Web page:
A while back, I got quite a few Kindle First books. And I mean, a while back. Paul Pen’s The Light of the Fireflies was one of these books, newly translated into English by Simon Bruni. I really wanted to take some time to get some of my ebooks read and decided to give this one a go. I was not disappointed.
This novel is about a family of unnamed characters, only known by their position in the family (Dad, Mom, Grandma, etc.) and the secrets they’ve kept for years. It is about a young boy who has never known anything but the dark of his basement, the only natural light coming from a small hole in the ceiling. The boy lives with his family, all of them burned due to a fire they don’t talk about and no one ever leaves. His entire world is comprised of his family and his books, books on insects and kid spies. Of course he knows things like how everyone hates his sister and that there’s something wrong with his brother but he has never known anything different. The Boy, as he is called, knows the family has secrets but he has no idea how to uncover them, he is young and naive and they often lie to him anyway. The only truth lies in his jar of fireflies.
The Light of the Fireflies asks which is more important: family or honesty. The Boy doesn’t know the secrets but we as readers discover them. The novel is about what the Boy chooses and how he comes to that decision, navigating secrets and lies and half-truths, all with the help of his fireflies. Reckless adults who’ll do horrendous things for the sake of family, the bitterness and hate of his sister…the Boy chooses.
Photo Credit of Paul Pen’s Personal Blog
“There’s no creature more amazing than one that can make its own light.”
The narrative in this novel is imaginative and innovative, the wonders of the Boy’s thoughts as we see him navigate his incredibly suffocating world. And, as you might be able to tell from the quote above, there are wonderful little chestnuts hidden within the lines of Pen’s world. One of my favorite aspects of this novel was when Pen decided to let us see the family before they moved into the basement, a long flashback that clarified a lot of things while still raising some questions. And while the Boy never gets the full picture, we do, and that made me really want to force him into a decision. But, as I said, he is only a small boy, whose family has told him that only family matters. He is struggling to choose, longing to be free, to taste fresh air and yet doesn’t know what that would mean for his family. And while I can say there were some extremely infuriating parts of this novel, even those were fun to read.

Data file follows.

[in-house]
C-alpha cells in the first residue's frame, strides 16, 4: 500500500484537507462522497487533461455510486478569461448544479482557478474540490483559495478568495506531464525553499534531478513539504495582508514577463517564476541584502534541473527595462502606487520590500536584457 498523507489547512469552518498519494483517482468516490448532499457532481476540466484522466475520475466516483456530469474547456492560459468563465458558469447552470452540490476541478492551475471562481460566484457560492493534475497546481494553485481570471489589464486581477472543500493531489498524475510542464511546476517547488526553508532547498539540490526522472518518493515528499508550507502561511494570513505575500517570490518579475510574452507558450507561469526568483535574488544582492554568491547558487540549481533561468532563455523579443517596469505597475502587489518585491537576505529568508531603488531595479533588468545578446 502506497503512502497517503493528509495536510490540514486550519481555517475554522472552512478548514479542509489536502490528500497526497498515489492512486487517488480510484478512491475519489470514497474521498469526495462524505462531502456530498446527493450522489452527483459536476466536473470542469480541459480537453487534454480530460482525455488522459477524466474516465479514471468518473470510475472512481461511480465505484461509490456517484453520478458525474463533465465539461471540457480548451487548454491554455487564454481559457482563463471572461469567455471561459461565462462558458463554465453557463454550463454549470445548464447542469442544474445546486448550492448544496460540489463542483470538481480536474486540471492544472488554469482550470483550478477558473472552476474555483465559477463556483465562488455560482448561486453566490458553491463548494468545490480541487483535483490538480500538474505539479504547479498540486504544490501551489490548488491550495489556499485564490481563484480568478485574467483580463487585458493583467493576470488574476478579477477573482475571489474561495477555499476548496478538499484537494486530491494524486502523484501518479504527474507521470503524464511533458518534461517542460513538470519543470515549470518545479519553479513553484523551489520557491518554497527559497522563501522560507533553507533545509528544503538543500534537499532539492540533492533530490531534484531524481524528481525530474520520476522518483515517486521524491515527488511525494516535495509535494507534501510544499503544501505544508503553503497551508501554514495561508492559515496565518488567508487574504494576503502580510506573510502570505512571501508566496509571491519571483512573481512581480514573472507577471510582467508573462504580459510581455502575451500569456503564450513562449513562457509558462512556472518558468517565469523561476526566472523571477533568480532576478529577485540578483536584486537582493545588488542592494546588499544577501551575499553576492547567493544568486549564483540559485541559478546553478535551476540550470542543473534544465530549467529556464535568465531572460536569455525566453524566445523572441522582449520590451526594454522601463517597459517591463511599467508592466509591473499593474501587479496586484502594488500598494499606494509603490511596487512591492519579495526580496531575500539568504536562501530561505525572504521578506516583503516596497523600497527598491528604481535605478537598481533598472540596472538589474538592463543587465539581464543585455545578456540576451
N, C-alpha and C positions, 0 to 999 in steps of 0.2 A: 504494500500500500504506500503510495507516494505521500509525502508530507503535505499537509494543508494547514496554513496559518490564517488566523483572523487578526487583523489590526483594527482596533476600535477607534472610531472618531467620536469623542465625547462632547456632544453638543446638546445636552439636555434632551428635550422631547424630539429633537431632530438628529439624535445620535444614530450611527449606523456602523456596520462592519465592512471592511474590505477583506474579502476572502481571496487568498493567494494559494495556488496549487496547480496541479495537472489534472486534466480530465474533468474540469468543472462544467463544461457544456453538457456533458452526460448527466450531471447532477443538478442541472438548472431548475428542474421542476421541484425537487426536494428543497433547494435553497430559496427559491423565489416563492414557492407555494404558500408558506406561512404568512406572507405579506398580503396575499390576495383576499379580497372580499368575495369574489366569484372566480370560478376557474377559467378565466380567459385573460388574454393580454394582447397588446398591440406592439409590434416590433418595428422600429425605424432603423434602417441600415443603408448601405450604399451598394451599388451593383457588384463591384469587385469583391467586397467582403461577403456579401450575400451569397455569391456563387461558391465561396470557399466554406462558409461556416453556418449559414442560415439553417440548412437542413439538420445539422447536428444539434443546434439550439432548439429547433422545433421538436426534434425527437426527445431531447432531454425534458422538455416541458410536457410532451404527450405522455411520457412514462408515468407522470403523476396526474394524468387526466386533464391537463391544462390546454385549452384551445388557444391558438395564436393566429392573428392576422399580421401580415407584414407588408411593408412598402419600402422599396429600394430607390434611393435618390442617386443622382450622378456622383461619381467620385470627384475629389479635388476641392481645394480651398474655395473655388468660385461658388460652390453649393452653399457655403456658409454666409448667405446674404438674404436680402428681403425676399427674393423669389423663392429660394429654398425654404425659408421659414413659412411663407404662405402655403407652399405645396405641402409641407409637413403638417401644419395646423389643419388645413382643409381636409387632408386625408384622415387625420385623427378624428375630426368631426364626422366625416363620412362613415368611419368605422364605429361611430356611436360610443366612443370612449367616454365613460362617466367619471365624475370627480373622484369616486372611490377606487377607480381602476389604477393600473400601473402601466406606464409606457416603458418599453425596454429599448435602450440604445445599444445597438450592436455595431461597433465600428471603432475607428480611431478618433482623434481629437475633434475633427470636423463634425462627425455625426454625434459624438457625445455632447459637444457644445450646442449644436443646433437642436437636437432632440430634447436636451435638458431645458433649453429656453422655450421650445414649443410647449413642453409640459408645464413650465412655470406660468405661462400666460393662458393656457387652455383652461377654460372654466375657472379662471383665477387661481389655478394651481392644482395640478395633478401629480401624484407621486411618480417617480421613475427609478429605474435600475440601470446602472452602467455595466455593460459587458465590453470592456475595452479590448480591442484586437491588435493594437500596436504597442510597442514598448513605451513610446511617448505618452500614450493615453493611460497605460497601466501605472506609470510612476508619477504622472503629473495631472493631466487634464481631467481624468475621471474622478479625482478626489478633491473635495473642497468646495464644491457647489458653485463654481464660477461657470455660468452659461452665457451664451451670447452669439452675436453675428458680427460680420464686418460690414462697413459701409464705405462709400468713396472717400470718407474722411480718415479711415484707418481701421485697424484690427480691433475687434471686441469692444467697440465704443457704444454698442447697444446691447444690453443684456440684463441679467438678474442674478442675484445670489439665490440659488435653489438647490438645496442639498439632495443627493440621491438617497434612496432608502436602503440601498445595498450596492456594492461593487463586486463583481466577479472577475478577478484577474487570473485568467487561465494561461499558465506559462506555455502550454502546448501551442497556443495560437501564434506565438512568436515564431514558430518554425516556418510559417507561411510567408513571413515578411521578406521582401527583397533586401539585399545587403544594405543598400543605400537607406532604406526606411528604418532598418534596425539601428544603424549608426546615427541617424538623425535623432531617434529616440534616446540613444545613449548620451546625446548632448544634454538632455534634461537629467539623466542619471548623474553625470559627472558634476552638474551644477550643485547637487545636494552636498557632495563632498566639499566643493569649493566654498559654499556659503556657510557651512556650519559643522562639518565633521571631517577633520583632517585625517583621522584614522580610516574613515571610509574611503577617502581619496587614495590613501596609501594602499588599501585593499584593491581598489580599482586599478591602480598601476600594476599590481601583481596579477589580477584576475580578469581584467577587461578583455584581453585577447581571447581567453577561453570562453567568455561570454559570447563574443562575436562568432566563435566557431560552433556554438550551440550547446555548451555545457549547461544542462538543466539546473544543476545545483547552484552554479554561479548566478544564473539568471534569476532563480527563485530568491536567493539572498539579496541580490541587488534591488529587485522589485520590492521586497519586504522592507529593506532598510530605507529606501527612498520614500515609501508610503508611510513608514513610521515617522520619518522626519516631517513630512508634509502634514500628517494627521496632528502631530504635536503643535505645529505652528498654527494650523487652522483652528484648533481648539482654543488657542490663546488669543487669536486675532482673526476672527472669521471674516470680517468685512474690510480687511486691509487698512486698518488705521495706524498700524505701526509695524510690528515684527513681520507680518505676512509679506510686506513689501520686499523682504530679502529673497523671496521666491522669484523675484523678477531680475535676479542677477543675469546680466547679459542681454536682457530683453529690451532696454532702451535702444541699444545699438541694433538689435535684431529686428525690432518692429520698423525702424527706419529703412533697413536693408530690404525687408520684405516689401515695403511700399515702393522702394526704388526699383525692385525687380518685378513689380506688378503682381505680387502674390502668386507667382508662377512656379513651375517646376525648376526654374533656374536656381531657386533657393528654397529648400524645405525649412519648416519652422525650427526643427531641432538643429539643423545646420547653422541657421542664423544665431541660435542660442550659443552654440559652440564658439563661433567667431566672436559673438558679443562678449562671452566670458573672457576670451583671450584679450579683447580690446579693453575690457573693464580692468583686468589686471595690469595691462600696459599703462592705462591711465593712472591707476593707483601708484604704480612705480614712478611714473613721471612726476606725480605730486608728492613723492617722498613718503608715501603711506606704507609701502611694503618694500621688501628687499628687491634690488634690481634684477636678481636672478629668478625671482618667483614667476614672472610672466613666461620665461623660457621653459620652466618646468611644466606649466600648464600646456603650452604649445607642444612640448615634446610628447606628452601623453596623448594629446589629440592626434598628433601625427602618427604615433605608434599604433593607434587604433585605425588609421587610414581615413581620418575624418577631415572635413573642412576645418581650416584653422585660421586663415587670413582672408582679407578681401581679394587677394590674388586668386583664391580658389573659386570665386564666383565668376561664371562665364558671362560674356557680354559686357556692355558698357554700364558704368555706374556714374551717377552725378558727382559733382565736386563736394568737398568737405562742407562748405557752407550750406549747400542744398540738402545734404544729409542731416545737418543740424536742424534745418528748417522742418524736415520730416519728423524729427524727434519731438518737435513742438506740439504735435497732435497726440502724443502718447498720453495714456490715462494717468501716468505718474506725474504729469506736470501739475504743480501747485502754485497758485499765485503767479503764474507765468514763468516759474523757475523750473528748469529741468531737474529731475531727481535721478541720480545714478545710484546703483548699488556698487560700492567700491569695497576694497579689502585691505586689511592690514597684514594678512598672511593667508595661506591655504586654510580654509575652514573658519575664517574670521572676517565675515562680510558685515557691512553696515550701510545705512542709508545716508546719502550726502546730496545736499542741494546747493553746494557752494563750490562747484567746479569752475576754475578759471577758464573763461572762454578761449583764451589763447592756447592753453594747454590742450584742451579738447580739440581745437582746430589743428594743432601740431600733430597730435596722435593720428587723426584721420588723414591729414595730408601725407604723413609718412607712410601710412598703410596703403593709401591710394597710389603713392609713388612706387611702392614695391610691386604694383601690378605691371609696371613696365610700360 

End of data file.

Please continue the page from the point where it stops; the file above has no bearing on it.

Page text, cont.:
My overall rating? 5/5. That doesn’t mean I loved every aspect of the book because goodness knows I didn’t but I loved the prose, the way the characters played with my emotions and the fact that I couldn’t seem to put it down from the moment I picked it up.
This book had me on an emotional roller coaster and I’m glad I get to finally check it off my TBR. I love reading books in translation, and grateful to the translators who so masterfully captured the beauty Paul Pen intended.
What’s your favorite translated book? Oh, and don’t forget to follow this blog if your don’t already. I would greatly appreciate it and you would be kept up to date on all my word nerdy posts. And share this post with another book lover!